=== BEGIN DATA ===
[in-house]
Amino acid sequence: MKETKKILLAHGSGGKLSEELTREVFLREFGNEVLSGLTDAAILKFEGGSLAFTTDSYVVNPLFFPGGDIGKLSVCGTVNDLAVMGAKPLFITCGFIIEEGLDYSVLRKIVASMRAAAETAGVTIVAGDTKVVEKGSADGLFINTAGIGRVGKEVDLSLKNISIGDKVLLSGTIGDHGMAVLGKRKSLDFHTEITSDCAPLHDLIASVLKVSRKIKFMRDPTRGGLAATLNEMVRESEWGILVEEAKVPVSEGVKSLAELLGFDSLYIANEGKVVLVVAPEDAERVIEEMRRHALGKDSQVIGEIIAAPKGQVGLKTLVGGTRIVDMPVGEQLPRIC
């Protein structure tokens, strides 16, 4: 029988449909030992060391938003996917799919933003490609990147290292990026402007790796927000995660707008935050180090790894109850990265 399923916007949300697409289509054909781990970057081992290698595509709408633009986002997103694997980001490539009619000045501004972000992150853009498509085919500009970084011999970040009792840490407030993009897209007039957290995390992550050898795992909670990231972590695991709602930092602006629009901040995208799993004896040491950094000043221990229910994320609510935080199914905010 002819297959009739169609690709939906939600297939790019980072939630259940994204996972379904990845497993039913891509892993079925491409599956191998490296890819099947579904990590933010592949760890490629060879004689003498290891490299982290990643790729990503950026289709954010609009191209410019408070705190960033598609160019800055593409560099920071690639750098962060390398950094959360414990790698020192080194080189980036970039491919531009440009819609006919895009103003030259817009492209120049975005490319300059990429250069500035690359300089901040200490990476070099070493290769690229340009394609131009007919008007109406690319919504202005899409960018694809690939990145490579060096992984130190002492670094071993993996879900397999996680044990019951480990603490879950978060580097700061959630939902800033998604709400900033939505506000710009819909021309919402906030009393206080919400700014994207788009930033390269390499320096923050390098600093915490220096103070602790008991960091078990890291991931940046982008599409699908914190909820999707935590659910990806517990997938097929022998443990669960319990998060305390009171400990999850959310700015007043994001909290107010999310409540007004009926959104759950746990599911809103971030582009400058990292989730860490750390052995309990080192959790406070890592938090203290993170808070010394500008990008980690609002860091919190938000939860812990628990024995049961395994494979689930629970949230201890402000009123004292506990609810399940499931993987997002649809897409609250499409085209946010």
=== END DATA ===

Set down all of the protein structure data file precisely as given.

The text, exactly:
[in-house]
Amino acid sequence: MKETKKILLAHGSGGKLSEELTREVFLREFGNEVLSGLTDAAILKFEGGSLAFTTDSYVVNPLFFPGGDIGKLSVCGTVNDLAVMGAKPLFITCGFIIEEGLDYSVLRKIVASMRAAAETAGVTIVAGDTKVVEKGSADGLFINTAGIGRVGKEVDLSLKNISIGDKVLLSGTIGDHGMAVLGKRKSLDFHTEITSDCAPLHDLIASVLKVSRKIKFMRDPTRGGLAATLNEMVRESEWGILVEEAKVPVSEGVKSLAELLGFDSLYIANEGKVVLVVAPEDAERVIEEMRRHALGKDSQVIGEIIAAPKGQVGLKTLVGGTRIVDMPVGEQLPRIC
């Protein structure tokens, strides 16, 4: 029988449909030992060391938003996917799919933003490609990147290292990026402007790796927000995660707008935050180090790894109850990265 399923916007949300697409289509054909781990970057081992290698595509709408633009986002997103694997980001490539009619000045501004972000992150853009498509085919500009970084011999970040009792840490407030993009897209007039957290995390992550050898795992909670990231972590695991709602930092602006629009901040995208799993004896040491950094000043221990229910994320609510935080199914905010 002819297959009739169609690709939906939600297939790019980072939630259940994204996972379904990845497993039913891509892993079925491409599956191998490296890819099947579904990590933010592949760890490629060879004689003498290891490299982290990643790729990503950026289709954010609009191209410019408070705190960033598609160019800055593409560099920071690639750098962060390398950094959360414990790698020192080194080189980036970039491919531009440009819609006919895009103003030259817009492209120049975005490319300059990429250069500035690359300089901040200490990476070099070493290769690229340009394609131009007919008007109406690319919504202005899409960018694809690939990145490579060096992984130190002492670094071993993996879900397999996680044990019951480990603490879950978060580097700061959630939902800033998604709400900033939505506000710009819909021309919402906030009393206080919400700014994207788009930033390269390499320096923050390098600093915490220096103070602790008991960091078990890291991931940046982008599409699908914190909820999707935590659910990806517990997938097929022998443990669960319990998060305390009171400990999850959310700015007043994001909290107010999310409540007004009926959104759950746990599911809103971030582009400058990292989730860490750390052995309990080192959790406070890592938090203290993170808070010394500008990008980690609002860091919190938000939860812990628990024995049961395994494979689930629970949230201890402000009123004292506990609810399940499931993987997002649809897409609250499409085209946010």